Critical Discourse Studies 7 (3):191-201 (2010)

Abstract
This paper aims at providing a better understanding of the workings of political rhetoric in the discourse of Hizbollah by examining relatively underexplored socio-cognitive dimensions in production and reception of political speeches. It argues for the centrality of the macro-linguistic textual notion of hybrid genres to the understanding of the socio-cultural makeup of speaker–audience relations and dynamics. The adequateness and uniqueness of the Lebanese, and by extension, the Middle-Eastern context are more clearly evident in the overwhelming dominance of dogmatic discourses which, I argue, both trigger and aid the perpetual construction and reconstruction of ideologically susceptible audiences. Elements of these discourses such as religious, political, military and even literary blend in a unique way in public, normally political, speeches to produce a type of hybrid genre which helps construct constantly shifting audience roles with varying effective power. A pragmatic–stylistic analysis of the discourse of conflict, I propose, can help provide a starting point for understanding the complexity of the rhetorical situation in the region especially in the context of continuously rising extremism.
Keywords No keywords specified (fix it)
Categories No categories specified
(categorize this paper)
ISBN(s)
DOI 10.1080/17405904.2010.491222
Options
Edit this record
Mark as duplicate
Export citation
Find it on Scholar
Request removal from index
Revision history

Download options

PhilArchive copy


Upload a copy of this paper     Check publisher's policy     Papers currently archived: 58,530
External links

Setup an account with your affiliations in order to access resources via your University's proxy server
Configure custom proxy (use this if your affiliation does not provide a proxy)
Through your library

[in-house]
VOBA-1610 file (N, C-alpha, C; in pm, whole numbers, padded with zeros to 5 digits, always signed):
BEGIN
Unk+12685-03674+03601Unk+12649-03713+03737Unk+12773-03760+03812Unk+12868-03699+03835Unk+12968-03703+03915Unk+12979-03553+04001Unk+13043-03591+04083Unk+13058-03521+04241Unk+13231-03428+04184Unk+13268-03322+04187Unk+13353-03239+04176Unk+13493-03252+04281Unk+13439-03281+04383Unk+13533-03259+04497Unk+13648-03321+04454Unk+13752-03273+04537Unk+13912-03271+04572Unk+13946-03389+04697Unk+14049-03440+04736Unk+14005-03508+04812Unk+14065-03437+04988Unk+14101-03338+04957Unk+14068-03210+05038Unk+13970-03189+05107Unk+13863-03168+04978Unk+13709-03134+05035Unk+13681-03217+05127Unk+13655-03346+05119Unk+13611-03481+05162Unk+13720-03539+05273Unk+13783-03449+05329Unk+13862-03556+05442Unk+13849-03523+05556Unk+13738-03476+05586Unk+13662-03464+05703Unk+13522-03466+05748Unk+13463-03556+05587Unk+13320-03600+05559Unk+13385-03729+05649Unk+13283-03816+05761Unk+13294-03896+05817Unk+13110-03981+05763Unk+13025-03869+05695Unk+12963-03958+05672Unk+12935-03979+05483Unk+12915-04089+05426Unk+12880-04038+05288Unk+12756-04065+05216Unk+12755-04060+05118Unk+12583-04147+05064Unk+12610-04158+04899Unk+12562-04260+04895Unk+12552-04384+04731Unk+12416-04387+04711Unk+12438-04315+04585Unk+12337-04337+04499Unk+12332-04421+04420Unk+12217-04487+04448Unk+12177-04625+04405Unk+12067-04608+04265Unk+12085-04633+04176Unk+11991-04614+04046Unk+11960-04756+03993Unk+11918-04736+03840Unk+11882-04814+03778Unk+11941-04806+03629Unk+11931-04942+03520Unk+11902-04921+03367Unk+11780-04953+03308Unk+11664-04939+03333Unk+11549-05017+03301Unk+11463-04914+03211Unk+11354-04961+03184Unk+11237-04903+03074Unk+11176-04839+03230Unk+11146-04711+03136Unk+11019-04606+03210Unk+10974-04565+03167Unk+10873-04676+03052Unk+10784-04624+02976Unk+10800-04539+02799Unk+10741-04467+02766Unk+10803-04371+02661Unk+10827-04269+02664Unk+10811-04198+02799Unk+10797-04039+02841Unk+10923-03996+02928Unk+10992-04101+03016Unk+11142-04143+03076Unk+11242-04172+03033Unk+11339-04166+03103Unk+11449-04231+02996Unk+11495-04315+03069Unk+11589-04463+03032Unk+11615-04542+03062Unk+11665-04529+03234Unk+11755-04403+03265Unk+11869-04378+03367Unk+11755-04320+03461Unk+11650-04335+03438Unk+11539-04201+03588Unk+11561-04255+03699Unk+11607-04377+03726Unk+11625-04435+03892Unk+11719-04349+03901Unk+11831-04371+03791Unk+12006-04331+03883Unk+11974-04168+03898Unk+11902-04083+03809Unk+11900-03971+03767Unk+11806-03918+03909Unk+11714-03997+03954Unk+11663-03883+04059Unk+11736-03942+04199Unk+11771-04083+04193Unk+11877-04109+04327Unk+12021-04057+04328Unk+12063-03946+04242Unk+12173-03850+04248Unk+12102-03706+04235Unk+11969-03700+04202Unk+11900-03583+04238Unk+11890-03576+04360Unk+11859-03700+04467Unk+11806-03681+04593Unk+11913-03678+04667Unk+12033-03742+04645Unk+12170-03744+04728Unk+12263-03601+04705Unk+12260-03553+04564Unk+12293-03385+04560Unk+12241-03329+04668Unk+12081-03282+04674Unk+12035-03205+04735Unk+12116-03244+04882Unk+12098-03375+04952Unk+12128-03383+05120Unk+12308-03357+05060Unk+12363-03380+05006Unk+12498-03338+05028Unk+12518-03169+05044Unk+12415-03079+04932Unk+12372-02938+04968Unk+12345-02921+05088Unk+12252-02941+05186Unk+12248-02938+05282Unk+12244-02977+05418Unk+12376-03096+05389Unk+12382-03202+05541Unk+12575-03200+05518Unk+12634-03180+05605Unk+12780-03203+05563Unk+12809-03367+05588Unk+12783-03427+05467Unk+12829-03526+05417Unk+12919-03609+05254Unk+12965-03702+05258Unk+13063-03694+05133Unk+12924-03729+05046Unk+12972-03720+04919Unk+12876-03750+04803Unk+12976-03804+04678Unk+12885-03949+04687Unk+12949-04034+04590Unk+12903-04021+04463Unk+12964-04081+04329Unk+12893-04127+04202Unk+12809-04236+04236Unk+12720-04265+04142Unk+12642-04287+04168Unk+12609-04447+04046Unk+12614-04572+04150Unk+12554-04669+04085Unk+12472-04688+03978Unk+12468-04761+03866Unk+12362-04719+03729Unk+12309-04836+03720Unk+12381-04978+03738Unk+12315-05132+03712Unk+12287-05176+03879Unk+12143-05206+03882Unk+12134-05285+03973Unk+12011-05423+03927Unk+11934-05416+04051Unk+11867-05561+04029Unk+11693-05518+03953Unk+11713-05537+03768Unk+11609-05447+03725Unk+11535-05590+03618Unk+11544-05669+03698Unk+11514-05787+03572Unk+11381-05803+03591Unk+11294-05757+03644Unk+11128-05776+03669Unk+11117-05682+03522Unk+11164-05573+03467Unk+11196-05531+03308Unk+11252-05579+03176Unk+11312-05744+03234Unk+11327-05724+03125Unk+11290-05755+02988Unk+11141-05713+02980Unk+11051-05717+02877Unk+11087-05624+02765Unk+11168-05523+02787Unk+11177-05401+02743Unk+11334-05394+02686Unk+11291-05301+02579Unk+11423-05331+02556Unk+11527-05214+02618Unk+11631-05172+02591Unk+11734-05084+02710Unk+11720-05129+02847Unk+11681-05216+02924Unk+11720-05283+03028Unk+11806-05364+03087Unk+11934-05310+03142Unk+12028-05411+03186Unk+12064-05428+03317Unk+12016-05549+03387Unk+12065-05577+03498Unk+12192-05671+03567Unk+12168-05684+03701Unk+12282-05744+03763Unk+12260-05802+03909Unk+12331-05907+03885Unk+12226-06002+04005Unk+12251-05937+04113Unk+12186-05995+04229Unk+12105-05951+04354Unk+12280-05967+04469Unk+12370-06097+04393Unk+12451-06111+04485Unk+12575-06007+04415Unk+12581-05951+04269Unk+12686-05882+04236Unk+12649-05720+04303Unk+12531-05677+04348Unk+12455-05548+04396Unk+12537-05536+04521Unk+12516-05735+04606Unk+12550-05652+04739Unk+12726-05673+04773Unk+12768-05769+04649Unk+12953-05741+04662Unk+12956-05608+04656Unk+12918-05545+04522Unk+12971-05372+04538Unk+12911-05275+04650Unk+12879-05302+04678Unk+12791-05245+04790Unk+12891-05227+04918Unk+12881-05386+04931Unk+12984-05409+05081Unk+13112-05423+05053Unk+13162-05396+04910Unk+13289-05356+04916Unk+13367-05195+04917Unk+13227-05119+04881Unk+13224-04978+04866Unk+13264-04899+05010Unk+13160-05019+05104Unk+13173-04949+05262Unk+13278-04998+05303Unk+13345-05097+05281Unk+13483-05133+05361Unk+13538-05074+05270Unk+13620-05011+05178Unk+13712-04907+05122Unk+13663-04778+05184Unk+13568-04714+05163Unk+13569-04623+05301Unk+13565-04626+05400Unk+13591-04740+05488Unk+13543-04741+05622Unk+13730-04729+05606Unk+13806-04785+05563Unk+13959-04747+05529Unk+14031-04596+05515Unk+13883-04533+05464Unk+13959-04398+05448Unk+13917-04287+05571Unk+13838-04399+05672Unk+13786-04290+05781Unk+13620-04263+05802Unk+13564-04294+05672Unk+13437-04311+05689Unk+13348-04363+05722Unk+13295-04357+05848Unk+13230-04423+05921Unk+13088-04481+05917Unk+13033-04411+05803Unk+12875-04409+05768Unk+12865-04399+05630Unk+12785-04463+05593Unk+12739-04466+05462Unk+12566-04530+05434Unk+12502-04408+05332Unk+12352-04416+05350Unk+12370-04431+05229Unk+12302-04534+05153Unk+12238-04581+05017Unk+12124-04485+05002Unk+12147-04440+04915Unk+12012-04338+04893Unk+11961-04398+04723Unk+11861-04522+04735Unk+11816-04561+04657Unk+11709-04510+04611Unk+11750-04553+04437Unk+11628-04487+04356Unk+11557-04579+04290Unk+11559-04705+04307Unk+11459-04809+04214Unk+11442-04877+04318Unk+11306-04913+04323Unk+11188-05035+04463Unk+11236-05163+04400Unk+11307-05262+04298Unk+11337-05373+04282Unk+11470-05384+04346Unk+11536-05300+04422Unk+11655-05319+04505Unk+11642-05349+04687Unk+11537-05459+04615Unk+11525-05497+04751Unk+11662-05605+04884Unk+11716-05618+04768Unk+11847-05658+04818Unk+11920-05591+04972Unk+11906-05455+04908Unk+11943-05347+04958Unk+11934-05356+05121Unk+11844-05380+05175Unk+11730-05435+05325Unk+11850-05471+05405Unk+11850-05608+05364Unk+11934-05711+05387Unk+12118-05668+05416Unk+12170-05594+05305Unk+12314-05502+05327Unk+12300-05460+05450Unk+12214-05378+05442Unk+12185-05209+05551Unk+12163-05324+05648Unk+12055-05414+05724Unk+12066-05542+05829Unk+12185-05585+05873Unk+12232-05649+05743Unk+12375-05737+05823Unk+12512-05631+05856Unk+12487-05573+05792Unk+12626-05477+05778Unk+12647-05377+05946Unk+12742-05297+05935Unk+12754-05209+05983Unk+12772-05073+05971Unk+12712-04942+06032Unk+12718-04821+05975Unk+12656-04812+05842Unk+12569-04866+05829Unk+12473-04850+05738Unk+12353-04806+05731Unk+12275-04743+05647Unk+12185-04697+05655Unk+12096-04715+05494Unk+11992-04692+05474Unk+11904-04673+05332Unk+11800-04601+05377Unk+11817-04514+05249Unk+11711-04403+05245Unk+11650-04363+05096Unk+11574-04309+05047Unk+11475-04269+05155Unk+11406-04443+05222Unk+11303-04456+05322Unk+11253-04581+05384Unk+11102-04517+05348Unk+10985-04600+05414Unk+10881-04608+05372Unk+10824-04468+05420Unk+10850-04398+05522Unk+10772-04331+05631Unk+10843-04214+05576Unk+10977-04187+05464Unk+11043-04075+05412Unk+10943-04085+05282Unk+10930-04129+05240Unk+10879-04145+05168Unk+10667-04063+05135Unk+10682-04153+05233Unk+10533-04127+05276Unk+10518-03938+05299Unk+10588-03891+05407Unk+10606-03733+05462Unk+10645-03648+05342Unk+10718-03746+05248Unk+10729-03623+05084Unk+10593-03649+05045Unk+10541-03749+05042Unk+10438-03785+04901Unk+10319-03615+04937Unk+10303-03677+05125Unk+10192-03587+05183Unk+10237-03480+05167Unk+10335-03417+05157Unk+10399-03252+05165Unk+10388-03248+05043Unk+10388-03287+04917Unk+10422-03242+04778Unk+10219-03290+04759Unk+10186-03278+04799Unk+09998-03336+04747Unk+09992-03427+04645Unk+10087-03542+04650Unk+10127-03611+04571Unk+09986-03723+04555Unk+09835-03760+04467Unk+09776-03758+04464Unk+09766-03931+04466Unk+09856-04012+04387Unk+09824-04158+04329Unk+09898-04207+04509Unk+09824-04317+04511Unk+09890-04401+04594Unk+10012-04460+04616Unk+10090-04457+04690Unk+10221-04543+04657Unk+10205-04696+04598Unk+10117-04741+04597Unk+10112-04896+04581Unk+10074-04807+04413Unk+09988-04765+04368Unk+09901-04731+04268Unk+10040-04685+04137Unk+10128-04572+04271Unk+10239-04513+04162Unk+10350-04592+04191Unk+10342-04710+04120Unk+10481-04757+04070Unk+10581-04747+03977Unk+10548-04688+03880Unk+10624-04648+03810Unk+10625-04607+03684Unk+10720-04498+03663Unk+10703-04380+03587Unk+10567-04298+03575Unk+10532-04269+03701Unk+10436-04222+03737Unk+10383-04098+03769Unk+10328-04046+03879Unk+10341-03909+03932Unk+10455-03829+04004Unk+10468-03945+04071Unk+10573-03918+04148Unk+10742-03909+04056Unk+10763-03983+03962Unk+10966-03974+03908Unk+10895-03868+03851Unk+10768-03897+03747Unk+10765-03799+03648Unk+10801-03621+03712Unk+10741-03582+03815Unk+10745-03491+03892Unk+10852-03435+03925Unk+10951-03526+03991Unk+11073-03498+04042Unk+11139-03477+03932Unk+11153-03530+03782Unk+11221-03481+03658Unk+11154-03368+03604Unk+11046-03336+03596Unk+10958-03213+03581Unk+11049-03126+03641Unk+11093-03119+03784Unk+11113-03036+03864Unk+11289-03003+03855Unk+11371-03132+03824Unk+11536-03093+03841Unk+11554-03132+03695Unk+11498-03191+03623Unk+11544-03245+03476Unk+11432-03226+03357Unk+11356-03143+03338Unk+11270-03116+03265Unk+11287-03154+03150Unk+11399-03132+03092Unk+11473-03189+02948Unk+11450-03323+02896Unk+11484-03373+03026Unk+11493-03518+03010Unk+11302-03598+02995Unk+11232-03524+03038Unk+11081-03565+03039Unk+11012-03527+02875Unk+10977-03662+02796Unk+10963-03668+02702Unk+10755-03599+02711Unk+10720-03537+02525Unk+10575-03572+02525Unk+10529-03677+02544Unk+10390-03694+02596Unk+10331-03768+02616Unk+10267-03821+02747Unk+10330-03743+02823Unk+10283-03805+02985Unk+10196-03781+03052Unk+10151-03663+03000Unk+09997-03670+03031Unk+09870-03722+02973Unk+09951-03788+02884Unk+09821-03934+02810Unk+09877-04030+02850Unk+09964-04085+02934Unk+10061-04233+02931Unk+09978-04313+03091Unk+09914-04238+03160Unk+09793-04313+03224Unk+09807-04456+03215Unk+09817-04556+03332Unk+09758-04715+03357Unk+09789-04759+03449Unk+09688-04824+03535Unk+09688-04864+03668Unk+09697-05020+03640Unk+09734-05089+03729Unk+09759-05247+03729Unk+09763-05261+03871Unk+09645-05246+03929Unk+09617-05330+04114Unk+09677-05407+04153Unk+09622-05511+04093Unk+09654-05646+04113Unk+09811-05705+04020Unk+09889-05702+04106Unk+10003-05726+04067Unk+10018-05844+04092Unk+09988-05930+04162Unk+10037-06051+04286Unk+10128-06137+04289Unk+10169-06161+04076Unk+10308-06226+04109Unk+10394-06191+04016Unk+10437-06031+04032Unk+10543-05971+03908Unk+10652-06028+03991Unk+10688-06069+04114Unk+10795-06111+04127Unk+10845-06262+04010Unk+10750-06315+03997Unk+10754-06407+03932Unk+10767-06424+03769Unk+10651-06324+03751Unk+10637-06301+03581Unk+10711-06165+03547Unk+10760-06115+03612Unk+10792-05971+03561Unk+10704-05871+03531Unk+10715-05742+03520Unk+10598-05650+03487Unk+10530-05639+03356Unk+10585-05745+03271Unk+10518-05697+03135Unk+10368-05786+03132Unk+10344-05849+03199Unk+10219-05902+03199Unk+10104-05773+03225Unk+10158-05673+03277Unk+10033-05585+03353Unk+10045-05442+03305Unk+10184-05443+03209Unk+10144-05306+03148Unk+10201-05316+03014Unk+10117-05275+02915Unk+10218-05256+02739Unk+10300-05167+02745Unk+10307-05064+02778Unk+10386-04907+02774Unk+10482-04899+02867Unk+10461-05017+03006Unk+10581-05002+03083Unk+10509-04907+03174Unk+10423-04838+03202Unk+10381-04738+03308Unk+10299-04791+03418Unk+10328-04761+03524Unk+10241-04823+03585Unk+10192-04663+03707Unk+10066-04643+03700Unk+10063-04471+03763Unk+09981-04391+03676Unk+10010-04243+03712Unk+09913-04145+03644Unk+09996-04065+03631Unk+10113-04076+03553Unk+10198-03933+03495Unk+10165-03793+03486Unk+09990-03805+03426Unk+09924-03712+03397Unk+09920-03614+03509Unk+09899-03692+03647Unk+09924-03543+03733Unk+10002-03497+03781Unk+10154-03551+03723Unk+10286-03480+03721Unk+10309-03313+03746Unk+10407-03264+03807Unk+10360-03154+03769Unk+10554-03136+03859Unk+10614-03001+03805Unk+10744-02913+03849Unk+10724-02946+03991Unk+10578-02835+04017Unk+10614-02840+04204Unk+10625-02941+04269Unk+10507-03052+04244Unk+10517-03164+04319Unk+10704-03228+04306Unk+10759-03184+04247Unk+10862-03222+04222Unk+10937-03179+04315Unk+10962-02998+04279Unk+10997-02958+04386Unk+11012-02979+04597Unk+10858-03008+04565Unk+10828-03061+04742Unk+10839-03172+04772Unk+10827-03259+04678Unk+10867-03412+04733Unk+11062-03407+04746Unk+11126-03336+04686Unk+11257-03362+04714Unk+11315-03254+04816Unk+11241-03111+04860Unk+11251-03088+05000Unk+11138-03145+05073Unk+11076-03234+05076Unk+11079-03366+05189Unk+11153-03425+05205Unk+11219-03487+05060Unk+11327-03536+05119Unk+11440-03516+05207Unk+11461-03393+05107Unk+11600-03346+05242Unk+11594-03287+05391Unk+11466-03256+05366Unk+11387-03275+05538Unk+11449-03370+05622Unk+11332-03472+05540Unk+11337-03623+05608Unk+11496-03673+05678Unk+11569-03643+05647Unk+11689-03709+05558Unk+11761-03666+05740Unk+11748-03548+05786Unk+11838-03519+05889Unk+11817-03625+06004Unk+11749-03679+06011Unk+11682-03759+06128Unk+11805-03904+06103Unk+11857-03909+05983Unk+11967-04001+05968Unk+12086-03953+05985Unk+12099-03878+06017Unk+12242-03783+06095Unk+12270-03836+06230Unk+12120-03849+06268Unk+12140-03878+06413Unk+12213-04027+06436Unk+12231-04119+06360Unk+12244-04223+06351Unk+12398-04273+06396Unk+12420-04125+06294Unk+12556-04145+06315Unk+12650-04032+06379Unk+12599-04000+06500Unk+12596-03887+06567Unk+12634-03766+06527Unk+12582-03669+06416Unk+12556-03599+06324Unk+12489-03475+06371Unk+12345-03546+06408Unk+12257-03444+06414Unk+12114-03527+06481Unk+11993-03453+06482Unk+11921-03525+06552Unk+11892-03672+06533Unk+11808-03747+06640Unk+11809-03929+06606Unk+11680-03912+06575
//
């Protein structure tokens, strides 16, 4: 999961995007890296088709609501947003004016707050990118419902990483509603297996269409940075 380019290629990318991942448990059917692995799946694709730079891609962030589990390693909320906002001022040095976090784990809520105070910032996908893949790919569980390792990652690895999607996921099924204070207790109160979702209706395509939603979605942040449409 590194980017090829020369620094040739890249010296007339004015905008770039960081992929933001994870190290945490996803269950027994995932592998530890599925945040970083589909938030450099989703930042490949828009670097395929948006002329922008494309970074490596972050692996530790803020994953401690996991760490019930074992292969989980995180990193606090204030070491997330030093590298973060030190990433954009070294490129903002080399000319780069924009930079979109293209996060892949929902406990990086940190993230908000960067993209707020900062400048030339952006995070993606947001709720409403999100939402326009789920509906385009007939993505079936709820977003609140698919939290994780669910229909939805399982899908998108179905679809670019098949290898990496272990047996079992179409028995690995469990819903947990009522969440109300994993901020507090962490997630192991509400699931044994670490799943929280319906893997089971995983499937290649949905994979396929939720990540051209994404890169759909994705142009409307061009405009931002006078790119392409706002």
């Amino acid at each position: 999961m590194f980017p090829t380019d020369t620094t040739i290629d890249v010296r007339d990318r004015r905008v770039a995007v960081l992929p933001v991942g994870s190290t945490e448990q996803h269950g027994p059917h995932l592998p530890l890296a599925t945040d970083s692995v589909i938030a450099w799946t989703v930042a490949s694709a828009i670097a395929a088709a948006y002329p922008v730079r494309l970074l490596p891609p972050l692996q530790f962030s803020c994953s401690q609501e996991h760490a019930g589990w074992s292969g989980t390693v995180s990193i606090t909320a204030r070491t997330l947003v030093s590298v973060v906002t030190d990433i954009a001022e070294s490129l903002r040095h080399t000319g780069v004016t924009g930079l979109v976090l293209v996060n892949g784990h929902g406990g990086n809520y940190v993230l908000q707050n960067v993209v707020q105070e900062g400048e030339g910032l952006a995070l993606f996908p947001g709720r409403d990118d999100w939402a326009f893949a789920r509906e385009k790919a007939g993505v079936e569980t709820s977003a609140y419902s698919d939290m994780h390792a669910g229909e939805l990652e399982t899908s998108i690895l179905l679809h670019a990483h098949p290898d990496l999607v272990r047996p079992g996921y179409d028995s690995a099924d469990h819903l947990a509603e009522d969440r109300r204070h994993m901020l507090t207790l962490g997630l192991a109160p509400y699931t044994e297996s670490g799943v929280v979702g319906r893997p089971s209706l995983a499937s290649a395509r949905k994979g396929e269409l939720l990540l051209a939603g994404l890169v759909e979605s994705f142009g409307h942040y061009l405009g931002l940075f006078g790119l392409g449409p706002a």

References found in this work BETA

Metaphors We Live By.George Lakoff & Mark Johnson - 1980 - University of Chicago Press.
Metaphors We Live By.Max Black - 1980 - Journal of Aesthetics and Art Criticism 40 (2):208-210.
The Uses of Argument.Stephen E. Toulmin - 1958 - Cambridge University Press.
The Uses of Argument.Stephen E. Toulmin - 1958 - Philosophy 34 (130):244-245.

View all 14 references / Add more references

Citations of this work BETA

No citations found.

Add more citations

Similar books and articles

Genre specificity of political discourse.E. Yu Aleshina - 2016 - Liberal Arts in Russia 5 (3):293-301.
Deictic Representations of Person in Media Discourse.Azad Mammadov - 2014 - Lodz Papers in Pragmatics 10 (2):245-259.
Genres in Dialogue: Plato and the Construct of Philosophy.Joanne Waugh - 1997 - Journal of the History of Philosophy 35 (4):615-616.
Pure Or Hybrid? The Development Of Mixed Dictionary Genres.Reinhard Hartmann - 2005 - Facta Universitatis, Series: Linguistics and Literature 3 (2):193-208.
The Dialectics of Understanding: On Genres and the Use of Debate in Medical History.Frank Huisman - 2005 - History and Philosophy of the Life Sciences 27 (1):13 - 40.

Analytics

Added to PP index
2018-08-01

Total views
7 ( #1,013,411 of 2,421,806 )

Recent downloads (6 months)
1 ( #545,840 of 2,421,806 )

How can I increase my downloads?

Downloads

My notes